Could this three-wheeler be an alternative to two-wheeled, off-road camping?
Story and Photos by David G. Williams
I should have used my head. But in true Knucklehead fashion, I jumped right in without a thought to what a normal, sensible person would do. And now I was trying to hang on at 100 km/h while 18-wheelers swarmed me mercilessly and I couldn’t get this freaking thing to stay in a straight line. I felt like I was sitting on top of a go-cart with no wind protection and which was trying to throw me off its back. The ride was absolute chaos. I was terrified. And I had 45 minutes to go.
It seemed like a good idea when I first thought of it. Which is how I usually get into trouble. When I first saw the new Ryker from Can-Am, I thought it looked cool, sort of like a modern version of the old Morgan three-wheelers, but with no doors to hold you in. Or seatbelts. And the price was much better than the Spyder; the Ryker starts at $10,699. But then when I saw the Rally version, marketed as an Adventure-style three-wheeler at $14,499, I thought, “How many people would love to go off-roading or camping on a bike, but lack the training, skills or confidence to do so?”
A Safer Off-Road Alternative?
Time and again, manufacturers told me that 80% or 90% of their so-called “adventure bikes” never go off-pavement for those very reasons. The Ryker Rally three-wheeler takes care of all those problems. It’s not going to tip over and pin you to the ground so that you can be eaten by dingos. You’re not going to be overcome by its weight and keel over with a heart attack. Your feet will touch the ground, even though they don’t need to. With the CVT transmission, you don’t have to shift gears while standing on the pegs in sand or gravel, as you would have to on other off-road bikes, to lower the centre of gravity. The Ryker Rally cares not a jot for gravity. It can’t fall over. For all these reasons, I contacted Can-Am HQ in Quebec and proposed taking a Rally version to do some wild camping in British Columbia to see whether the trike really could live up to the Adventure designation. They agreed.
There are courses designed to teach people how to handle these machines because they are so different from motorcycles. Reverse trikes don’t lean in corners, for example. I was to discover that this attribute would lead to one of the greatest core workouts of my life. Because when you go around a sweeper at 80 km/h, rather than leaning into the turn, the Ryker tries to throw you off into the weeds. I should have taken the course. Or driven the trike around the parking lot for 10 minutes. But two minutes after getting the key, I was on the highway, as noted in my opening paragraph.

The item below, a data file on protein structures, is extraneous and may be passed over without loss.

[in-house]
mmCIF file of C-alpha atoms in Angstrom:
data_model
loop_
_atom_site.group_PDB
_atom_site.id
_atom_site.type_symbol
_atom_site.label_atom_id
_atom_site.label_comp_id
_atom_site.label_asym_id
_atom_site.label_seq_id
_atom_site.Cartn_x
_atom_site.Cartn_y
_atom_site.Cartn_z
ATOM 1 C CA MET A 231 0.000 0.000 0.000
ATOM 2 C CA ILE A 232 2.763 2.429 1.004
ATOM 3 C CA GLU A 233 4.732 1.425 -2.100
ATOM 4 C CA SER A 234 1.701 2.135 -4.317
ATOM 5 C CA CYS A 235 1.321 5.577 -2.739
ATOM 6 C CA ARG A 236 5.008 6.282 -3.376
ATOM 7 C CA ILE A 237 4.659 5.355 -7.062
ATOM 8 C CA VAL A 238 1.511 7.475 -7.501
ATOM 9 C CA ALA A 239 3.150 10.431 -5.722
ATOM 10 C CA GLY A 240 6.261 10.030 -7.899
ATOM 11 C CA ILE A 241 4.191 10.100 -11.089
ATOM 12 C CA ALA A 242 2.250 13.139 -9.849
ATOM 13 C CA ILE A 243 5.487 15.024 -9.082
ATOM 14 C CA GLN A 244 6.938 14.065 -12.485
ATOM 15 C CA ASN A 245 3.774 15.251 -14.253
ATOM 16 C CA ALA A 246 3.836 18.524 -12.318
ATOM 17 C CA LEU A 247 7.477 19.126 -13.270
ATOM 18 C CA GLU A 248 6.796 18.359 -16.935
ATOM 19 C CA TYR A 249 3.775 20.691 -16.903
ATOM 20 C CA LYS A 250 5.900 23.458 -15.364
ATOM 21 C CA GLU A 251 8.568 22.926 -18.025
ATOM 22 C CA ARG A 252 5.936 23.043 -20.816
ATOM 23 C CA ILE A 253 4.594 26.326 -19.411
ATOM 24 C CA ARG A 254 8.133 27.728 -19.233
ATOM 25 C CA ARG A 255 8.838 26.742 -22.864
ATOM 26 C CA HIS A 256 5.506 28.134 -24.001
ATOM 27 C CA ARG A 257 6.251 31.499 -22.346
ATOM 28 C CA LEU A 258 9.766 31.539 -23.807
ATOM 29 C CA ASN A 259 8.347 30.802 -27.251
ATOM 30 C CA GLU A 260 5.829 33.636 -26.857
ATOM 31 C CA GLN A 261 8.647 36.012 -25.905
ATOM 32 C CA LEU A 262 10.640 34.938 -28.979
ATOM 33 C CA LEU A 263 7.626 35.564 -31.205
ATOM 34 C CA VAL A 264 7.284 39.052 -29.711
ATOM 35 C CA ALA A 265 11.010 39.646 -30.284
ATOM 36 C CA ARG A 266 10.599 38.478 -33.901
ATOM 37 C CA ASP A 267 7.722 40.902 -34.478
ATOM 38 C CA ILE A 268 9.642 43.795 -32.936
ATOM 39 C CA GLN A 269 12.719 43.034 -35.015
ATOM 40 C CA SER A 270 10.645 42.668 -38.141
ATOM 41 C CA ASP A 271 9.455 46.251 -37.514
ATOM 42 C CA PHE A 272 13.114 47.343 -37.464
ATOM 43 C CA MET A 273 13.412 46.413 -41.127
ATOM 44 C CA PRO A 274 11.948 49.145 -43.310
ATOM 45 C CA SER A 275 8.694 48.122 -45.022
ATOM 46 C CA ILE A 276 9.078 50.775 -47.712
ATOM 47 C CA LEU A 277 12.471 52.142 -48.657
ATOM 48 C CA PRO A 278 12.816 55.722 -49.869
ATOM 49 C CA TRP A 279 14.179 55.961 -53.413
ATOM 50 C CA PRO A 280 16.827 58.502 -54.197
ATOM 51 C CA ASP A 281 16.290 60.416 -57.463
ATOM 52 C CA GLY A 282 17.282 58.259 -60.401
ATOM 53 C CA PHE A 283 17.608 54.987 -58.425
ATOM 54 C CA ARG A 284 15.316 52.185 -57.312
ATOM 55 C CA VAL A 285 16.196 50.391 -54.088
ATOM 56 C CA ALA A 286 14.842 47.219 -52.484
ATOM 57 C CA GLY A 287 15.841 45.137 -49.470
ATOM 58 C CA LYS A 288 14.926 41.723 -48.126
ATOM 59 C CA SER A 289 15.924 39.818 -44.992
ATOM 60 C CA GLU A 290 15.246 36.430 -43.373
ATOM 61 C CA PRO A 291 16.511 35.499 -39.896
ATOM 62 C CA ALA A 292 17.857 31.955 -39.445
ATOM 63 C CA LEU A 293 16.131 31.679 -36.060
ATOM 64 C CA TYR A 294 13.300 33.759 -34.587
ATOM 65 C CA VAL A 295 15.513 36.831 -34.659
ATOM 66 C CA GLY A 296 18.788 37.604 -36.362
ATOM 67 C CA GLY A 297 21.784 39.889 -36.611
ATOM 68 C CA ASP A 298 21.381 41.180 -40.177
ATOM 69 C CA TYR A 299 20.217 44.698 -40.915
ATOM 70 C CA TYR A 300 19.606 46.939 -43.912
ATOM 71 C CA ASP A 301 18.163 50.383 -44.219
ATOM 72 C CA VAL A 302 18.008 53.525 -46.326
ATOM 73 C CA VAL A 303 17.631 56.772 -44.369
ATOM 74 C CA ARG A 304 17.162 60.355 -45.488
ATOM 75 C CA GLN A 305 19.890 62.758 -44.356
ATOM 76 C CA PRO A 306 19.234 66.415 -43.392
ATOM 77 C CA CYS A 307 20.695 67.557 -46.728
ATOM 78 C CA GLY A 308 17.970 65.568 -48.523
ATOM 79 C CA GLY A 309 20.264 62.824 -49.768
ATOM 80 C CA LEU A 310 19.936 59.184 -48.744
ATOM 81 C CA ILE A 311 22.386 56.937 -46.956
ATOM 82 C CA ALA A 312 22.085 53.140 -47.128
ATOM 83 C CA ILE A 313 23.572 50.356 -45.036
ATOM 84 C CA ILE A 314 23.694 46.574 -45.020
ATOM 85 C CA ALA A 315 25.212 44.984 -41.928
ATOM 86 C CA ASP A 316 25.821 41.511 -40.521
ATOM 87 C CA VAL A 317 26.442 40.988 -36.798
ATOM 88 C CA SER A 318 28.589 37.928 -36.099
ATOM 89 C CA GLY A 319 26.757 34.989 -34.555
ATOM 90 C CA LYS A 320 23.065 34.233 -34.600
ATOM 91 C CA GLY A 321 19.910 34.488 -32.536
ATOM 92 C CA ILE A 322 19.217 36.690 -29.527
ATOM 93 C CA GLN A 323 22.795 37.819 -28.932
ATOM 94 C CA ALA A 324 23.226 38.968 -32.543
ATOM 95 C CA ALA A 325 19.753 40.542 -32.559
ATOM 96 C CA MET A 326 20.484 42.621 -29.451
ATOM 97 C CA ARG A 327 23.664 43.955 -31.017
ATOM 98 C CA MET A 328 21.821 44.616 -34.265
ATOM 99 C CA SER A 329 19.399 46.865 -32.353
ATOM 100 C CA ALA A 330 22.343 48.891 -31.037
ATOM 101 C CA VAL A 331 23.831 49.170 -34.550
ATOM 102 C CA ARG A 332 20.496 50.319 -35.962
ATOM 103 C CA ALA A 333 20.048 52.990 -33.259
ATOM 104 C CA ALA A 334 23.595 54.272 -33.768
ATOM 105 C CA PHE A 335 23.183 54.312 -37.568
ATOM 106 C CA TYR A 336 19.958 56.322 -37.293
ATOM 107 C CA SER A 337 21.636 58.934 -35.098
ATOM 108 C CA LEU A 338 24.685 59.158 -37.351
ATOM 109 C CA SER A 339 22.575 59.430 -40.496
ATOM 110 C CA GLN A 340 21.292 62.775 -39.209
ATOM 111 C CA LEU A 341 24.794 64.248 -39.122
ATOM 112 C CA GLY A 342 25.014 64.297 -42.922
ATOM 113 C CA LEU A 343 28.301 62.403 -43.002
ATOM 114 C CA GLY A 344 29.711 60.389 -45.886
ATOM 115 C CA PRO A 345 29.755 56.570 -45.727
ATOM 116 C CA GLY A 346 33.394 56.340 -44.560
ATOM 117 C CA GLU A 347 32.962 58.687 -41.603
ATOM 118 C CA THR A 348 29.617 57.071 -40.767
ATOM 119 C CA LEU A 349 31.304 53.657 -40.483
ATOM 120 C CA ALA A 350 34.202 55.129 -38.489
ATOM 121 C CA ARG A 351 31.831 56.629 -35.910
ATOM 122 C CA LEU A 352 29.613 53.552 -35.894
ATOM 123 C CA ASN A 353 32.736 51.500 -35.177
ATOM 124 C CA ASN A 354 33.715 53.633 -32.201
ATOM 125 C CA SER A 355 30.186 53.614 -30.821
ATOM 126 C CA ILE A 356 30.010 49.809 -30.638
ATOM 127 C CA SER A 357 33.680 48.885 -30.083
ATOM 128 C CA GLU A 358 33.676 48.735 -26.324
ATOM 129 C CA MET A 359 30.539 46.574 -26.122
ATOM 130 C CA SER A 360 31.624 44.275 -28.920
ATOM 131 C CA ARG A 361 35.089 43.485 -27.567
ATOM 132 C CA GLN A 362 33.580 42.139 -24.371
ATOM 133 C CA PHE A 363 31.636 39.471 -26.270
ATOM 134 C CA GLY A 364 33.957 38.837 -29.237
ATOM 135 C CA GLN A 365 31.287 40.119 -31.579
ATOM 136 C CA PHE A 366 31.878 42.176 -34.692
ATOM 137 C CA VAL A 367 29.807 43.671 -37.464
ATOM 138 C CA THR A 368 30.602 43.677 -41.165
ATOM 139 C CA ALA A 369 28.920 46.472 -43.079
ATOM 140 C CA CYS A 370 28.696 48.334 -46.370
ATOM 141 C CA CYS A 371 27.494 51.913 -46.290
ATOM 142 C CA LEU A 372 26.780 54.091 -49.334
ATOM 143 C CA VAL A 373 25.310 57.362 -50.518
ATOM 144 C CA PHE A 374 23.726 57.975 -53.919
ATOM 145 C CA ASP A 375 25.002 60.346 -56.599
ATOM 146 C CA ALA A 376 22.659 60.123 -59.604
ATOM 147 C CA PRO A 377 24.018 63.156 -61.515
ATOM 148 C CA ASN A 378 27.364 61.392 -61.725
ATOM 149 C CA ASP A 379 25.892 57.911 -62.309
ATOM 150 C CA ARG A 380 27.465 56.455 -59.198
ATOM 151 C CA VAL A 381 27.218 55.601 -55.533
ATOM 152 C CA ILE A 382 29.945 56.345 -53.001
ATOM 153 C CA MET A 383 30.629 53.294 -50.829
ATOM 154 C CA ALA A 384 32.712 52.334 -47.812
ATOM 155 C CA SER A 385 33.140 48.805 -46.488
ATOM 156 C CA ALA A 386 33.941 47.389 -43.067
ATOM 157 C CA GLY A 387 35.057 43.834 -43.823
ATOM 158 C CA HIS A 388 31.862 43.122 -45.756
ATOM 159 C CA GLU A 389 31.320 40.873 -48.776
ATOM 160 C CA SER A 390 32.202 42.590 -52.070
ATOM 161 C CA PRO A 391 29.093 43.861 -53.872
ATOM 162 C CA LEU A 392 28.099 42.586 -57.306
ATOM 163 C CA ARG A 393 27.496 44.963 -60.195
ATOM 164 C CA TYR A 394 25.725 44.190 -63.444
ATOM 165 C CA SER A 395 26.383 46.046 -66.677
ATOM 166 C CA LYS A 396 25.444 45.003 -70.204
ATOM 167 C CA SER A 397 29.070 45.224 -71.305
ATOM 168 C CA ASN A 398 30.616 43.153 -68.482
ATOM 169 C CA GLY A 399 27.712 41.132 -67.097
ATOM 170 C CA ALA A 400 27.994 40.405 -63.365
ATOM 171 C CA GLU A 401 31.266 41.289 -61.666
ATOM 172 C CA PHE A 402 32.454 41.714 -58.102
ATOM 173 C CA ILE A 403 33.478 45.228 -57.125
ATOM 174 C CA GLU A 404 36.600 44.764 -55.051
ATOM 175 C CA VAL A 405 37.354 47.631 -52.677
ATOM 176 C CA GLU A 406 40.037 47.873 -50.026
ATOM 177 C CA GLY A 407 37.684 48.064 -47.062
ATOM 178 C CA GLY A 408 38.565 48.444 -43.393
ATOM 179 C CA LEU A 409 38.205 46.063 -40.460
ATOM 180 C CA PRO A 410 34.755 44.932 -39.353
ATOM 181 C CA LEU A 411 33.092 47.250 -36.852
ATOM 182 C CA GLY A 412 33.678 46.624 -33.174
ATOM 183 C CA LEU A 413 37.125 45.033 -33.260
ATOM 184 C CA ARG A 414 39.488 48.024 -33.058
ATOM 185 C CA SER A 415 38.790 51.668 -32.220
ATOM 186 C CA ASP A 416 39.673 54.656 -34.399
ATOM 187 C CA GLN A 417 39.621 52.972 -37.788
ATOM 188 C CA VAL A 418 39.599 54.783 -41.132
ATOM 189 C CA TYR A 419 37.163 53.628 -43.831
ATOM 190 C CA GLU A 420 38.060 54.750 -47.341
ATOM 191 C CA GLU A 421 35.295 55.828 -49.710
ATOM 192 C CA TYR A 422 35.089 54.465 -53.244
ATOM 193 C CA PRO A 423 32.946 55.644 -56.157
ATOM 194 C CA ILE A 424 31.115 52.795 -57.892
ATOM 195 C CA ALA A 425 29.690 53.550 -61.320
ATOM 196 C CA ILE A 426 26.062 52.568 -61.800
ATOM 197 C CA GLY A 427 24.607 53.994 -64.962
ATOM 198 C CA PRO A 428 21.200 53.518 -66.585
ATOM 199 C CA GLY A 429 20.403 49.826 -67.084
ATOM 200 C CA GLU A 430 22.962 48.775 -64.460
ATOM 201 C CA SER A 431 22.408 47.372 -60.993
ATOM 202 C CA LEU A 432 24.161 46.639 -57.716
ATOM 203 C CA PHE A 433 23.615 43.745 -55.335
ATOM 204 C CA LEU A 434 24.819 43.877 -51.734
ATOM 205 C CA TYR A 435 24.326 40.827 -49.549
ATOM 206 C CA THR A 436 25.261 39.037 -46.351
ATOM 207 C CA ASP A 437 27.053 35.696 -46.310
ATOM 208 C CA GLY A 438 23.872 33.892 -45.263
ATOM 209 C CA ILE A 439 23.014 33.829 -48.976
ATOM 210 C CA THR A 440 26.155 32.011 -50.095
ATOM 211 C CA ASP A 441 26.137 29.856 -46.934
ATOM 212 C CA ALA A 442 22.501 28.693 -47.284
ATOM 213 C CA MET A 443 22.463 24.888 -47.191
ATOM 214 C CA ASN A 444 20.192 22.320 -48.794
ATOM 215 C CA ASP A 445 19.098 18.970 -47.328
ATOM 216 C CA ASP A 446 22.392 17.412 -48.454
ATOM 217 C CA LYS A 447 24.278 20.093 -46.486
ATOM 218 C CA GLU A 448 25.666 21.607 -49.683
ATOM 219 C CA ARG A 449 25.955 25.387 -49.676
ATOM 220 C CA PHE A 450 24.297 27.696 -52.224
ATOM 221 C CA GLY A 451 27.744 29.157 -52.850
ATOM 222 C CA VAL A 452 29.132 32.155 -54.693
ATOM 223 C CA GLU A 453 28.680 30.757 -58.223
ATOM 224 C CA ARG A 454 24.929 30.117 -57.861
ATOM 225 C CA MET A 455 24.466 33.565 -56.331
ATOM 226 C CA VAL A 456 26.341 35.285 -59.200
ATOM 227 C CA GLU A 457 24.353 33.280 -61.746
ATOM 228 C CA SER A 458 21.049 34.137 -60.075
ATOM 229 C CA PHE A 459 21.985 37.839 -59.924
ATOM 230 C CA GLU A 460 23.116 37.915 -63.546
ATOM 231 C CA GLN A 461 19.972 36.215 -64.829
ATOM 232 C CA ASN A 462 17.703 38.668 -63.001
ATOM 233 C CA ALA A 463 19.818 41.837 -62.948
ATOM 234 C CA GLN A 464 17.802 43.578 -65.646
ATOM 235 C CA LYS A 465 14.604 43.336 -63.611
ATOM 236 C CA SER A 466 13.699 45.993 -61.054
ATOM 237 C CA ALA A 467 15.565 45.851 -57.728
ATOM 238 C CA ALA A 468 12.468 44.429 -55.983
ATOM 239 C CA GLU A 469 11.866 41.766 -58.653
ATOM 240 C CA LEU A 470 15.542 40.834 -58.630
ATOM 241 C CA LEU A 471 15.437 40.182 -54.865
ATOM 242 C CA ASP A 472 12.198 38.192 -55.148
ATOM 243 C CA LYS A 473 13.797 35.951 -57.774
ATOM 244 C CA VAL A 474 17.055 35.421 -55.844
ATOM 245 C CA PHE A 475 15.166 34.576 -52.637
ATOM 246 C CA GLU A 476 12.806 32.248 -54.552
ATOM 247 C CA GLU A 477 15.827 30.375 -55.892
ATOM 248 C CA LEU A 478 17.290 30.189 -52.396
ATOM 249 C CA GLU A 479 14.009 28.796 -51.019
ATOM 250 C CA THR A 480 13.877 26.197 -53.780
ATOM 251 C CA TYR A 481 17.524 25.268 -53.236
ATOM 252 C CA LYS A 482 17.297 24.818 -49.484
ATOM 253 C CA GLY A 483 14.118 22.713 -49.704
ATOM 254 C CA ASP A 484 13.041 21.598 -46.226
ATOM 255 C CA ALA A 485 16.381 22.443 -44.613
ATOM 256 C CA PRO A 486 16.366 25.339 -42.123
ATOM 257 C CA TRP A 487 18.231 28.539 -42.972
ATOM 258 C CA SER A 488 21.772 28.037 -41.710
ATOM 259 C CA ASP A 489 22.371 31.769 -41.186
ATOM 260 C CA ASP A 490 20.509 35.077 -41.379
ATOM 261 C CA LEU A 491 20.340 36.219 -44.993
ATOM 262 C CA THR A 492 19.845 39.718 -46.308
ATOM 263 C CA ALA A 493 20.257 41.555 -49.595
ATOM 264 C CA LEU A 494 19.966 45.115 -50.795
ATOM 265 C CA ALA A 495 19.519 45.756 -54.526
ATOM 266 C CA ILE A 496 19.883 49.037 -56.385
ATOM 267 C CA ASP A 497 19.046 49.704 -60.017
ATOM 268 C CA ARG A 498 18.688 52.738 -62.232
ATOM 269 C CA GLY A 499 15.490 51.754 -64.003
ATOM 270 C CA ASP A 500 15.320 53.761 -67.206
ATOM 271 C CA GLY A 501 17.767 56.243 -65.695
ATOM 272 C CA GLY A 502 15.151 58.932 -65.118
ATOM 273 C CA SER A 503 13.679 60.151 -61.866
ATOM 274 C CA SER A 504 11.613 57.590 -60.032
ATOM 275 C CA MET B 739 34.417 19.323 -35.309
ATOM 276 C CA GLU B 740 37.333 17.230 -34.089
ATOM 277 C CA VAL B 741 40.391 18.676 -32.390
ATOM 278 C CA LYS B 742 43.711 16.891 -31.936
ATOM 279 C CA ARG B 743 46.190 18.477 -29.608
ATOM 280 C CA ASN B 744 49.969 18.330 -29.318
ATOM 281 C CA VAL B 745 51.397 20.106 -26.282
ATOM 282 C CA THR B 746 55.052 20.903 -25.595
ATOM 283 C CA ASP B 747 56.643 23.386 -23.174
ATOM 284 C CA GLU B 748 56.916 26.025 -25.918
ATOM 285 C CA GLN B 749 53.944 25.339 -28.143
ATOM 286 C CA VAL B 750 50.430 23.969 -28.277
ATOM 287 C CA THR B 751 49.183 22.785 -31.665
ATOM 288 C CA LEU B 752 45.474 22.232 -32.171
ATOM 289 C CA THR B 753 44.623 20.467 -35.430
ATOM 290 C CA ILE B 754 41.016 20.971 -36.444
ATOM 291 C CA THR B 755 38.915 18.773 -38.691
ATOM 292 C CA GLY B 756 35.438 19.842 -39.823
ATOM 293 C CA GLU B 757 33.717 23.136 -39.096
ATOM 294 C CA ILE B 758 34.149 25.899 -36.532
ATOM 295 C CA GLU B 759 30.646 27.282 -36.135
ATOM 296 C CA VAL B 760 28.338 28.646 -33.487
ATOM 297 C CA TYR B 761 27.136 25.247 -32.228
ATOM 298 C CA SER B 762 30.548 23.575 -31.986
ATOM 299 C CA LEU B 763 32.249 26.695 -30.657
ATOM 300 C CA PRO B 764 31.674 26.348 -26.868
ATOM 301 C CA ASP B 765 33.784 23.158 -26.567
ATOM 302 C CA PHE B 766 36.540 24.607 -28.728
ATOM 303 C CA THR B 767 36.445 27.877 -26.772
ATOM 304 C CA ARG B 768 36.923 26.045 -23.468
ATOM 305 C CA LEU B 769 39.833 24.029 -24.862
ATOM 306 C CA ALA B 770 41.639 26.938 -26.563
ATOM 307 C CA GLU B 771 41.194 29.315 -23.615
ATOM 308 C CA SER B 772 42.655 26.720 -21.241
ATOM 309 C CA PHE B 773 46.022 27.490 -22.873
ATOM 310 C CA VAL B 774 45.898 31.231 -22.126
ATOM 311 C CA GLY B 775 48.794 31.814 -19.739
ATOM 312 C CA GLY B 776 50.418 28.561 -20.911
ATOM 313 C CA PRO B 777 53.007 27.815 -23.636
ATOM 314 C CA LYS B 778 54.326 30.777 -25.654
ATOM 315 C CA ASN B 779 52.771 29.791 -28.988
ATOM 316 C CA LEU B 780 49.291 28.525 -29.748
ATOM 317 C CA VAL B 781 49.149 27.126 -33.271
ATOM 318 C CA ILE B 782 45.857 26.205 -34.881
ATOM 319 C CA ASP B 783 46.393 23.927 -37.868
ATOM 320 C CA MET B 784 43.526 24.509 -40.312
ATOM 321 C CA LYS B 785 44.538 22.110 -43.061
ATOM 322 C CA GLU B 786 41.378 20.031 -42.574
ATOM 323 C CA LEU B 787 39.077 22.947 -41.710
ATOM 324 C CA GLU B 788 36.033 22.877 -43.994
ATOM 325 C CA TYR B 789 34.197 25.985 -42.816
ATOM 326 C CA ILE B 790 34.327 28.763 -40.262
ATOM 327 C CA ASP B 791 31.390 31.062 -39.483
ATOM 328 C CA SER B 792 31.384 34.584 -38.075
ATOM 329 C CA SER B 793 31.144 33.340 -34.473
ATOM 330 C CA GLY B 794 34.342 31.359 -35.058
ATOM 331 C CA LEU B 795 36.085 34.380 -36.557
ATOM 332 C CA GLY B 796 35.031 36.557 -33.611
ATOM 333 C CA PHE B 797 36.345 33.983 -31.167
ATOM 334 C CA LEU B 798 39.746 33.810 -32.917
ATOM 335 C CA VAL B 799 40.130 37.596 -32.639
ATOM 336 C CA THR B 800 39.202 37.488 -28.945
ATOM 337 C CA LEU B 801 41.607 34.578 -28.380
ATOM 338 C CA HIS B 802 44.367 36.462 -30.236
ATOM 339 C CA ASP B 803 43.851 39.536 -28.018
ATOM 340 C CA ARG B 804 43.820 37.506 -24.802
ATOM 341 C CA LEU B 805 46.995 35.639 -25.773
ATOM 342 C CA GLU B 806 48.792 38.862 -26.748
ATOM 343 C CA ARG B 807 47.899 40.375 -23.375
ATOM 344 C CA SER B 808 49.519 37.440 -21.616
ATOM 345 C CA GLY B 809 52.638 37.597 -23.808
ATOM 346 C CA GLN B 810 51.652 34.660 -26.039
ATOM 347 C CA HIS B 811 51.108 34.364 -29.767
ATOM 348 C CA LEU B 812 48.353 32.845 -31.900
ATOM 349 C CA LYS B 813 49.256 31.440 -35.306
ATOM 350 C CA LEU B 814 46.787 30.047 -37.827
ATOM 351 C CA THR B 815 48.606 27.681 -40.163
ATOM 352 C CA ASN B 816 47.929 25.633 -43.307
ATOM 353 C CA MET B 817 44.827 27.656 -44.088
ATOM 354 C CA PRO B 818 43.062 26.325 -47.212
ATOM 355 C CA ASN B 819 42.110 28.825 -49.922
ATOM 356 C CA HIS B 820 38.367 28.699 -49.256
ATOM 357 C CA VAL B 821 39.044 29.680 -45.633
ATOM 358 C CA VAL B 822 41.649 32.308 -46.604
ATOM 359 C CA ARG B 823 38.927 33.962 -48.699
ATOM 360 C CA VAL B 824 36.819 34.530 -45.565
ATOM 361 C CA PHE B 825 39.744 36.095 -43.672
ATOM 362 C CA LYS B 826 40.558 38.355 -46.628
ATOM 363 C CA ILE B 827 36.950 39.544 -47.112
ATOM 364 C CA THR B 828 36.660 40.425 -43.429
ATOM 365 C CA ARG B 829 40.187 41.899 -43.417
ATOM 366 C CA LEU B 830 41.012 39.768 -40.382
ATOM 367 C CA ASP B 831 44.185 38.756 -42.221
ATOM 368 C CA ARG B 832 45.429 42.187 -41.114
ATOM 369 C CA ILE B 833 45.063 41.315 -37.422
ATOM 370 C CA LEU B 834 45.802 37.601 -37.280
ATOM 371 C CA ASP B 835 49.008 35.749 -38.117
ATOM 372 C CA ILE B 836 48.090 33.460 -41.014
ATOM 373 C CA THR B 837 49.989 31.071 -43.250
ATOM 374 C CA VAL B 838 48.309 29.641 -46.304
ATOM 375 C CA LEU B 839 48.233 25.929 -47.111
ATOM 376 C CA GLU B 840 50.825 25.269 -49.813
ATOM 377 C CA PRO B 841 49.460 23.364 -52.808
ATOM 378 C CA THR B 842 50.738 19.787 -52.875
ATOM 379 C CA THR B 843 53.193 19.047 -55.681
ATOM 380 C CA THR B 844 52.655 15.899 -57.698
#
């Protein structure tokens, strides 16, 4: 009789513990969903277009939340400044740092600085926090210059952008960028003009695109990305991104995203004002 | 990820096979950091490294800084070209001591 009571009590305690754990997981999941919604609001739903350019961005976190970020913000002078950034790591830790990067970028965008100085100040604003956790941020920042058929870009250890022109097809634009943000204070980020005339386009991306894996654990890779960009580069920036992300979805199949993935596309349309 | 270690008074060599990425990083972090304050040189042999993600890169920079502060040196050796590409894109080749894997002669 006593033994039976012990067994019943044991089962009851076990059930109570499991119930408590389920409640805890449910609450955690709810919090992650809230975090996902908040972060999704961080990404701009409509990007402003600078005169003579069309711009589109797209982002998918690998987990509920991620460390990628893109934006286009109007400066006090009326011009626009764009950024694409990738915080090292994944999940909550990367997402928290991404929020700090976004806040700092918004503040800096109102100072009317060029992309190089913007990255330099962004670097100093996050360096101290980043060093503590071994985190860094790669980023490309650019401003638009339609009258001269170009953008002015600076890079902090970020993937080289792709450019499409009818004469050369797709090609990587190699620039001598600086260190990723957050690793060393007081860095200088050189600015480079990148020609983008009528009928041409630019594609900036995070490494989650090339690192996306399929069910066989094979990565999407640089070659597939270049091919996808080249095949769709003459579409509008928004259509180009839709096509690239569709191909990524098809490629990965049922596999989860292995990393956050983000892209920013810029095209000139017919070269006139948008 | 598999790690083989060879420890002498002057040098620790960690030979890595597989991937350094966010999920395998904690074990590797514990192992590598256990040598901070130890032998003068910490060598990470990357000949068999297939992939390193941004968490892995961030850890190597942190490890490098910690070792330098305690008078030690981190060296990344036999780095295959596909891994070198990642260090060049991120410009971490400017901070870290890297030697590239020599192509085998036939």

My ride shouldn’t be terrifying, so time to take stock. No wind protection means that the wind is tugging at my arms, messing with straight-line stability. So relax and allow for that. But something else is going on. Whenever a bike inexplicably doesn’t feel right, I think, “tire pressure and suspension setup.”
As soon as I got home (I did survive, against all odds), I broke out the manual that is housed in the handy glovebox in front of the fore/aft-adjustable handlebar (itself quite handy: just flip up a lever and slide the handlebar back and forth). I discovered that the suspension was set up for a payload of more than 200 kg and none of the tire pressures were right. With these matters resolved, the trike settled down considerably on the highway. Also of note, I had the fore/aft-adjustable pegs (again, just flip them up and adjust them forward or back) all the way forward for legroom. The better play is to bring pegs into a middle ground between forward and mid-mounts. This gives your knees more bend and creates a more natural position for them to grab the tank, which you need to do in every corner.
Packing For Adventure
Time to go camping. There is only one decent-sized pannier and a small luggage rack behind the seat. That’s all you get, I was told. Clothing went into the pannier and all my camping gear went into a large drybag, but I couldn’t attach it across the rack; it had to go lengthwise because the only way I could see to attach the bag was to wrap my ROK straps around the bag and rack, like tying a mattress to the roof of a car. But the bag was twice the length of the rack, so half the bag was unsupported. So I strapped it down as best I could and hit the road.
This was my second day with the Ryker, and I was getting used to…